siblings: 5 Articles

Pooka & Bunni: Interview with Jennifer Zivoin

Siblings can have complex relationships. They love each other, but sometimes they irritate each other, too. Pooka & Bunni explores the bond between sisters and how a big sister can still learn something new from her little sister. Here's an interview with the author and illustrator of Pooka & Bunni, Jennifer Zivoin, about how she created this book and other titles for Magination Press. Magination Press: What was the inspiration for Pooka and Bunni? Jennifer Zivoin: Pooka & Bunni was inspired by my daughters, who were ages 4 and 8 when I wrote the book.  I was actually working on a completely different manuscript which was just not coming together.  Then, one day while my older daughter Olivia was at school, my younger daughter Elyse started playing with Olivia’s Lego creation and broke it.  She tried to put it back together, but when Olivia came home, she could definitely tell that all was NOT as she had left it!  This sort of scene would play out in my house almost every day:  Elyse idolizes and loves her big sister, and Olivia is loving and inclusive to her sister, but sometimes the age gap creates conflict. MP: Do you have a sister or brother? JZ: Yes, I have a younger sister AND a younger brother! MP: Pooka & Bunni is the first book you’ve written and illustrated. How was that different from illustrating a book that someone else has written? JZ: When I illustrate a book by another author, the framework for the story is already there.  My job as an illustrator is to add to the storytelling through imagery. However, with Pooka & Bunni, I created this book the exact opposite way of how a book by another author would come together. I think in pictures, so instead of the text coming first, I illustrated the entire book without words. Then, I wrote the text for the pages to fill in any gaps in the storytelling.   MP: What was the hardest part of making Pooka & Bunni? What was the most fun? JZ: The hardest part of creating Pooka & Bunni was coming up with the designs for the characters. Pooka and Bunni are based on my own children, but they also had to be their own unique selves as characters, and their looks and designs had to reflect that. In early sketches, Pooka and Bunni were going to be rabbits, but I just could not get their personalities to shine through, and they kept looking like animal caricatures of my daughters. Then, once I threw all structure out the window and went with monsters, that is when the character designs finally started to take shape. Monsters could move and look however I wanted, and so their designs became all about communicating Pooka and Bunni’s feelings and personalities. You can tell just by looking at them what is going on inside of their heads. That was the most fun—drawing the characters in their many poses and expressions! Every time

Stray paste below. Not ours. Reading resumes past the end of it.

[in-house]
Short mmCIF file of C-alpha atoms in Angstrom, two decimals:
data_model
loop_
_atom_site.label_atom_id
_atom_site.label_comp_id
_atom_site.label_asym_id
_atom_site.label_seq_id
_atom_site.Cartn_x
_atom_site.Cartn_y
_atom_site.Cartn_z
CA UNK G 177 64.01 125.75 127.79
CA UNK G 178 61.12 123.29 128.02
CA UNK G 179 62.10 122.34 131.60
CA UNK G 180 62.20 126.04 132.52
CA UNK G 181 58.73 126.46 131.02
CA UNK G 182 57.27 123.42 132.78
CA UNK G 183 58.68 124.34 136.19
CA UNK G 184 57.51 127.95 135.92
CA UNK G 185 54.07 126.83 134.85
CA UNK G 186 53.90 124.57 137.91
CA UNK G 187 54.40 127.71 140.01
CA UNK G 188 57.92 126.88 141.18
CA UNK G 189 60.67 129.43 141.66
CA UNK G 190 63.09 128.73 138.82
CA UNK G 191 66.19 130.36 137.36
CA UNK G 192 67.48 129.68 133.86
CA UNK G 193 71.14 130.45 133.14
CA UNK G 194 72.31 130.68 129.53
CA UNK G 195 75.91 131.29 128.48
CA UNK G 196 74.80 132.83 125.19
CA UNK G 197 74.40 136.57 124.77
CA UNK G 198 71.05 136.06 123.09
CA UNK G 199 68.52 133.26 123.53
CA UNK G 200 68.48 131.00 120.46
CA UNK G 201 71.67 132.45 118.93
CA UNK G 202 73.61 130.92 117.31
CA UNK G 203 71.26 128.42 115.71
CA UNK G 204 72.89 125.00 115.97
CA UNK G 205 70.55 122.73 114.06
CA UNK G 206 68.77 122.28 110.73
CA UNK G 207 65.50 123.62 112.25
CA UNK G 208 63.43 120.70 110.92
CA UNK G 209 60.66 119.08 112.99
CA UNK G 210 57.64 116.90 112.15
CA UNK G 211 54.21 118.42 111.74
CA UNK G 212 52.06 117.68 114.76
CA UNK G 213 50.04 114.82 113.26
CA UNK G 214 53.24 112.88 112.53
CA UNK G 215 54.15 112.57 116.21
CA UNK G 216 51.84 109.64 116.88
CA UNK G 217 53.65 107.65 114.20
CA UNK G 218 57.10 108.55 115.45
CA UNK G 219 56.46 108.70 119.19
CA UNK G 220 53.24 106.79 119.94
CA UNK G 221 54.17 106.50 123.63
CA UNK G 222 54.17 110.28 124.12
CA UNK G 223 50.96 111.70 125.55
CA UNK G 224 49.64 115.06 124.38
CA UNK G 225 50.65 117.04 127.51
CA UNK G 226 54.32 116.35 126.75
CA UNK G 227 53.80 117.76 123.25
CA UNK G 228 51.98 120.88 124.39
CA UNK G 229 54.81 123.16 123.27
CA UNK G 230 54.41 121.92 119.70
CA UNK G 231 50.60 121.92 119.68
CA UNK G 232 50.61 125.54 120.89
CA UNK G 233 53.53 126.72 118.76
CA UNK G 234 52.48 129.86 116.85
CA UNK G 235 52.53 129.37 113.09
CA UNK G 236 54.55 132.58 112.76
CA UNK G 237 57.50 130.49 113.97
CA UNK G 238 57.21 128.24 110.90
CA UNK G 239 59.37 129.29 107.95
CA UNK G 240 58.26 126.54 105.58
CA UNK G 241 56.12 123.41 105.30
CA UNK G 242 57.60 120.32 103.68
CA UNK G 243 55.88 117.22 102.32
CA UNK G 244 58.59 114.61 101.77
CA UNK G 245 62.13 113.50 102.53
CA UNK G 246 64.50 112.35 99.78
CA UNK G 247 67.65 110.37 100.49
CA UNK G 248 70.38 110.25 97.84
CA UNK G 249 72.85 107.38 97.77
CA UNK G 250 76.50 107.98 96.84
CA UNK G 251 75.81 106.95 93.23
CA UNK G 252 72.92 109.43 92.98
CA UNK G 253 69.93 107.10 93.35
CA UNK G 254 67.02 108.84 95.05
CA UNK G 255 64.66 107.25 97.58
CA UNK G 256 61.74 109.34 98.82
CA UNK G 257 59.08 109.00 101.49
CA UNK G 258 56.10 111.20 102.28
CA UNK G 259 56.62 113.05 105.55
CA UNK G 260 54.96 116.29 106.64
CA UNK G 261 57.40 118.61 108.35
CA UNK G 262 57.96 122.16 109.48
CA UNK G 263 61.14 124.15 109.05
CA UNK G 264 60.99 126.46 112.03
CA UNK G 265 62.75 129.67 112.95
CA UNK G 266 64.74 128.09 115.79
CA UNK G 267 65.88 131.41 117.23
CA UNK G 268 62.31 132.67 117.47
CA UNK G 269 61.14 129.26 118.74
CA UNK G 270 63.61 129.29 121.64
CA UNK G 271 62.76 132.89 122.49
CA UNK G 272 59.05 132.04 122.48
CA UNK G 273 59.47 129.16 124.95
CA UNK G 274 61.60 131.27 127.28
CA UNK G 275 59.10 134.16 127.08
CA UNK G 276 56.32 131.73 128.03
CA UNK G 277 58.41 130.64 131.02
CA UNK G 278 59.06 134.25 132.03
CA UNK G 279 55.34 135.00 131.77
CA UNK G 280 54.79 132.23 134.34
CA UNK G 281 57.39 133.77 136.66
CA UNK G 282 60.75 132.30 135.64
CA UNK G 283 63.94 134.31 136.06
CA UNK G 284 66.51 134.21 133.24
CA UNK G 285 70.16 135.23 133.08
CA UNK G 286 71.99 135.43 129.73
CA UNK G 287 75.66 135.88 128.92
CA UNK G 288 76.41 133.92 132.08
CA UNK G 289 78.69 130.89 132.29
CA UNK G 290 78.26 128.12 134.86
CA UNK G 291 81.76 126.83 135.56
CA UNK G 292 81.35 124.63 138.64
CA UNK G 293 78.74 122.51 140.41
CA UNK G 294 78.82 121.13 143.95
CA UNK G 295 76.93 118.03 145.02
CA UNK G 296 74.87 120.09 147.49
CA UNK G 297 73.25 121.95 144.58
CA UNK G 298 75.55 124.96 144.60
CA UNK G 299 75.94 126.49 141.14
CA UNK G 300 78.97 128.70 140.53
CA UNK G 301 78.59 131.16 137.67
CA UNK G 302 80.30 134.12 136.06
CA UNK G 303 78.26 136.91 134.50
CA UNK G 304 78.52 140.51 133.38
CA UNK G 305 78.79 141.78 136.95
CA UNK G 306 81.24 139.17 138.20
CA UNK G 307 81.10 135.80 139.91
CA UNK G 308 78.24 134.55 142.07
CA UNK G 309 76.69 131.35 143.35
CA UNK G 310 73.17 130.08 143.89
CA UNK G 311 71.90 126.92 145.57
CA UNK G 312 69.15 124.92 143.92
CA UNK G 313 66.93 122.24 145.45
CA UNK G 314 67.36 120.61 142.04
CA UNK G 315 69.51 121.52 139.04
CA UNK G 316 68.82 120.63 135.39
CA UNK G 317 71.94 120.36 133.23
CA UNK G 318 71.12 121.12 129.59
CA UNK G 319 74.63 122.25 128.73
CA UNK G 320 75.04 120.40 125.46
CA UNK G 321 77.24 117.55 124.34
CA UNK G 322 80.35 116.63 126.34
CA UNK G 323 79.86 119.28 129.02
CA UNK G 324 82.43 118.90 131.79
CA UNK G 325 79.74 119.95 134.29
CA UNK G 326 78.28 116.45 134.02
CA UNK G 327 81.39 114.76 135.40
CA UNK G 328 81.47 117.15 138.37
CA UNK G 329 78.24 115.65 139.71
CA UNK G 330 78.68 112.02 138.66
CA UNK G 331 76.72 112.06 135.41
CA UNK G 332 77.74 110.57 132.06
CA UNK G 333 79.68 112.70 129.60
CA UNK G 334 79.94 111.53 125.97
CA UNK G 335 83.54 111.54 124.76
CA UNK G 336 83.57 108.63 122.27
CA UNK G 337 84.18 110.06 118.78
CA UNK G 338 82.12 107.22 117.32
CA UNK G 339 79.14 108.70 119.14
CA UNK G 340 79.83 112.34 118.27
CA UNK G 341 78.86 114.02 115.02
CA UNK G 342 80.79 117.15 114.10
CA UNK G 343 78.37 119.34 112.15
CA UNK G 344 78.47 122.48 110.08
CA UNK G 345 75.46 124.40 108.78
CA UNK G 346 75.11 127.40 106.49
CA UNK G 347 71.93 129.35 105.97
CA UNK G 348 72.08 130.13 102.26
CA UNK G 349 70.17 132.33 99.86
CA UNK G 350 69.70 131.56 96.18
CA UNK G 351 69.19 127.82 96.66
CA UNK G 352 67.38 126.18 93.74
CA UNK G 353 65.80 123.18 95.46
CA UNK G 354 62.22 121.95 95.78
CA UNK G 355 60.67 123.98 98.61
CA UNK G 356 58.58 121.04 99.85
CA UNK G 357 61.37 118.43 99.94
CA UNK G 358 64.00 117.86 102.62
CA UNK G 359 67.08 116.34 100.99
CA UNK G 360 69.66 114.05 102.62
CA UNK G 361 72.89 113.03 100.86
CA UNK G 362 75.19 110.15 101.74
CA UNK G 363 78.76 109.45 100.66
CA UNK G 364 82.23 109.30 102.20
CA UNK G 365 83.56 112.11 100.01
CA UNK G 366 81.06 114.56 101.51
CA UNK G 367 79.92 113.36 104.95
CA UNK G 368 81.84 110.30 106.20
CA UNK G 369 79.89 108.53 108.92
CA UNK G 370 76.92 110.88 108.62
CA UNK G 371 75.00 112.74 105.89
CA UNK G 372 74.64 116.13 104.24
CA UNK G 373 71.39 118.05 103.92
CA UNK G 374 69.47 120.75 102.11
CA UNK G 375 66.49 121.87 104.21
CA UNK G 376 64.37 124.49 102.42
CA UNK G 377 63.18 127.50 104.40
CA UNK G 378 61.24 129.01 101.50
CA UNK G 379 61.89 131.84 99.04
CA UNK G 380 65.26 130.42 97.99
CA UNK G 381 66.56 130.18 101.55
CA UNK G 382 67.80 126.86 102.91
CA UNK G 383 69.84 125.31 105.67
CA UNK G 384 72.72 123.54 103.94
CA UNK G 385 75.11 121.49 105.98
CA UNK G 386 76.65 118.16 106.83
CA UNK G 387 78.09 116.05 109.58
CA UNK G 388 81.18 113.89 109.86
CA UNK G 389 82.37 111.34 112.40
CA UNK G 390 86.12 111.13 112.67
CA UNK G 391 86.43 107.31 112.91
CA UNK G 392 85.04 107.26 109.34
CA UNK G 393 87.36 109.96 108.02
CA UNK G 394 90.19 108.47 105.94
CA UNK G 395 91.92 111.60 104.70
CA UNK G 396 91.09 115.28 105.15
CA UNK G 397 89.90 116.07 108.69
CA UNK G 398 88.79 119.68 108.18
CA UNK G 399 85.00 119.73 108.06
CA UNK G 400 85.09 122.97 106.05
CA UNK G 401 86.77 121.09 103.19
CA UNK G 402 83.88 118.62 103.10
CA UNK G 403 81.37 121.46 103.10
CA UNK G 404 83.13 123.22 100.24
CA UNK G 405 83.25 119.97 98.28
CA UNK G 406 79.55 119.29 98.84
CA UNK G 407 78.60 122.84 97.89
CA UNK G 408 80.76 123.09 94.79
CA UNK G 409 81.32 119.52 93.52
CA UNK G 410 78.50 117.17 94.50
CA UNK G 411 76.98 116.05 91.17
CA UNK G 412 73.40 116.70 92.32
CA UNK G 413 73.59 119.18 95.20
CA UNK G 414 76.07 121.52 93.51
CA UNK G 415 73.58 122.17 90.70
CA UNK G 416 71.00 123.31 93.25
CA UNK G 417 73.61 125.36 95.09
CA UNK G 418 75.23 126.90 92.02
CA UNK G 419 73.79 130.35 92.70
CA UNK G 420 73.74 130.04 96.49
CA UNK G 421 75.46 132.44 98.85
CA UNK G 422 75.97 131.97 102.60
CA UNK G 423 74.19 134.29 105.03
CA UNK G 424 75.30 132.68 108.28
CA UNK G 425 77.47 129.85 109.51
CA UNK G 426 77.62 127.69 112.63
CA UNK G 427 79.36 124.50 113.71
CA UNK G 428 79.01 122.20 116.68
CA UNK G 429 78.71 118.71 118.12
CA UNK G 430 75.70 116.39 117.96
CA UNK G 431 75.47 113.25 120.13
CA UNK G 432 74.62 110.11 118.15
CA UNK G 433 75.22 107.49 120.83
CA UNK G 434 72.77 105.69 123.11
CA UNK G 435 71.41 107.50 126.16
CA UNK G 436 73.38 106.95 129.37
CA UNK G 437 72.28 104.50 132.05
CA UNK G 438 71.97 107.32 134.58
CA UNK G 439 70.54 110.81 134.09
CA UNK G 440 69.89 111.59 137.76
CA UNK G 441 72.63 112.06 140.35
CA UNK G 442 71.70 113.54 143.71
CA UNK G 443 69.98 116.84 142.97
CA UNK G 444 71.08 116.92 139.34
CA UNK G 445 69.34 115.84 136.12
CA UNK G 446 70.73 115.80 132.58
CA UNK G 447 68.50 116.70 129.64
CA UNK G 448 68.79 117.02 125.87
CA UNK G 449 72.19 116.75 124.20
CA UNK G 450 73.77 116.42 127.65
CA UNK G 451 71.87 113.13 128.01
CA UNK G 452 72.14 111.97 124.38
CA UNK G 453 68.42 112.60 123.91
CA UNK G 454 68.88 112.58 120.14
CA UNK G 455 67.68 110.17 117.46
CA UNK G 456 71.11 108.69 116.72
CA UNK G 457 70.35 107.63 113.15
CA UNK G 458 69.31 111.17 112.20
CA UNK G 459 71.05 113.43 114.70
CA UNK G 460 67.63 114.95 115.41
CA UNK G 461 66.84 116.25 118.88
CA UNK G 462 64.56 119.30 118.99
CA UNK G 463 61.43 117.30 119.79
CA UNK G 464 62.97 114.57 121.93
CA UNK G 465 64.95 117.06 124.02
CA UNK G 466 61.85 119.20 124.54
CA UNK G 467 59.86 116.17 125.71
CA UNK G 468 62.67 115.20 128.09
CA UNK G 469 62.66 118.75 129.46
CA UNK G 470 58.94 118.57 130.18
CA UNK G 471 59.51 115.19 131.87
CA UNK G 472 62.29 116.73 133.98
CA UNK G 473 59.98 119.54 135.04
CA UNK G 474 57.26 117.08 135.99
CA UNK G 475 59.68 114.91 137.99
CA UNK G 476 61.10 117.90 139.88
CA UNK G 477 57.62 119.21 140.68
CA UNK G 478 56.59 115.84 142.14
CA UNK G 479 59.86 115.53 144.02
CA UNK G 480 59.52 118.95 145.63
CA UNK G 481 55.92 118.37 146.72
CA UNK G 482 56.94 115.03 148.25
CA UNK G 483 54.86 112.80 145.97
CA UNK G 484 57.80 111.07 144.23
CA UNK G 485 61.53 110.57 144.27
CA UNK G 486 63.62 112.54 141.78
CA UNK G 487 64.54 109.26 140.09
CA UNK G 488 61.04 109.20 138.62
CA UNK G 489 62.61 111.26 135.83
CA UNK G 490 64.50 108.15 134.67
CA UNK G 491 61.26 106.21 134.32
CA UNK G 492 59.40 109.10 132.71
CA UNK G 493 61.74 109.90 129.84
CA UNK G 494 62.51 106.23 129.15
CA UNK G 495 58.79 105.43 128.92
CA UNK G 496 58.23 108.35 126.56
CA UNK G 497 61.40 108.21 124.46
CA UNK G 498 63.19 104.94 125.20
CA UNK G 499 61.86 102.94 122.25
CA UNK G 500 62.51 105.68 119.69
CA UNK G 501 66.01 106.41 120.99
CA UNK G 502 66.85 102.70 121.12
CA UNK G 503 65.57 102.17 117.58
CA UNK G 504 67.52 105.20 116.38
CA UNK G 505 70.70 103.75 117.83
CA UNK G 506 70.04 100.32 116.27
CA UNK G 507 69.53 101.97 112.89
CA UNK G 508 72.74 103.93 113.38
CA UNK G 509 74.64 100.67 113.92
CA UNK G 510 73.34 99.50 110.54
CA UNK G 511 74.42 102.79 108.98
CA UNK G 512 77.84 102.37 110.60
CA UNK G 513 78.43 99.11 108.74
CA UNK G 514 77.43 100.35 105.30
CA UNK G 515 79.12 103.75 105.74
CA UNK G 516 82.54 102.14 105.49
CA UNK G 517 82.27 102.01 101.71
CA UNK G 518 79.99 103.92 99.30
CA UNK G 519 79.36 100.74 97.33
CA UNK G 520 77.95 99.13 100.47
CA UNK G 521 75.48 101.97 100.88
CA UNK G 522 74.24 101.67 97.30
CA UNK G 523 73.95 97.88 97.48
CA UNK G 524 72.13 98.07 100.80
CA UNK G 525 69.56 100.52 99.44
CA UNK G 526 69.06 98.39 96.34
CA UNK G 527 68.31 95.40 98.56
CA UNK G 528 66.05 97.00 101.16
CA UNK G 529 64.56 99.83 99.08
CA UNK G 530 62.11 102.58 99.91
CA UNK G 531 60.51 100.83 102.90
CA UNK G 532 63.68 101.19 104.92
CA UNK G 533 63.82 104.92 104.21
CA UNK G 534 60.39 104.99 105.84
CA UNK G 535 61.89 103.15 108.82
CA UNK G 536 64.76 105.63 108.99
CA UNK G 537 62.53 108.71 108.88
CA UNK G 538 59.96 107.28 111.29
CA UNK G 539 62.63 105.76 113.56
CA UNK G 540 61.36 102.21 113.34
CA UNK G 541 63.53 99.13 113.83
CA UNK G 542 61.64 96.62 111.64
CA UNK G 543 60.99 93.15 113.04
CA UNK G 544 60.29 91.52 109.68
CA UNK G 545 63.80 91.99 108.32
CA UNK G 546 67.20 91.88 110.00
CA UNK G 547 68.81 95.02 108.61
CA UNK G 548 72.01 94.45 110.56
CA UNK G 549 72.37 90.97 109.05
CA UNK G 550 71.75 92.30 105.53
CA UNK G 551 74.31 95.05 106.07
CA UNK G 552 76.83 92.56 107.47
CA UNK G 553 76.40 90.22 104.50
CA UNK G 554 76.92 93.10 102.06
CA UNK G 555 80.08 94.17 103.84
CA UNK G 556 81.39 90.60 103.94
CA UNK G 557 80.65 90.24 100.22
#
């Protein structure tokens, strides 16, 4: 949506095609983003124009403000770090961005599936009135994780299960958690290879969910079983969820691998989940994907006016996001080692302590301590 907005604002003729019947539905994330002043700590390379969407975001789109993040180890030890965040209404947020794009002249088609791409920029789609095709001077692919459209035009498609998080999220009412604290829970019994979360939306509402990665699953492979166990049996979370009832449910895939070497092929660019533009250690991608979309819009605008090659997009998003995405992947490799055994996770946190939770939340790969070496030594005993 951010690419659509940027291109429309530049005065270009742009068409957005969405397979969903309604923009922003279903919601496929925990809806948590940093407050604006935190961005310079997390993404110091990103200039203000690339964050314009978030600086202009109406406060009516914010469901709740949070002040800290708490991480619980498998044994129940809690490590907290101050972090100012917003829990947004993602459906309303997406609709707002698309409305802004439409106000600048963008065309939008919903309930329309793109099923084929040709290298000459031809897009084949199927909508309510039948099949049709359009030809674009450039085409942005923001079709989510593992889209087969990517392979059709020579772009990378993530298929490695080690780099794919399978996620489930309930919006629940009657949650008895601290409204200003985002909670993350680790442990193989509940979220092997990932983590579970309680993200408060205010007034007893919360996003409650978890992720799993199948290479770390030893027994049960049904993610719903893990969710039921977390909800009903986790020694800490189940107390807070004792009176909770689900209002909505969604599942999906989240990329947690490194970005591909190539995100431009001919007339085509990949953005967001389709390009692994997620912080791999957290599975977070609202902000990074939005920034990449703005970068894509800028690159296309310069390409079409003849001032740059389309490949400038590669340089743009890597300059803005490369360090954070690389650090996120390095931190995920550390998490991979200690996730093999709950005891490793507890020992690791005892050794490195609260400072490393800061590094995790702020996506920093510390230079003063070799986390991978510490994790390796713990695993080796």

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Pooka & Bunni: Interview with Jennifer Zivoin 2021-02-03T14:15:24-05:00

Creating The Find Out Files My Sibling: Interview with the Author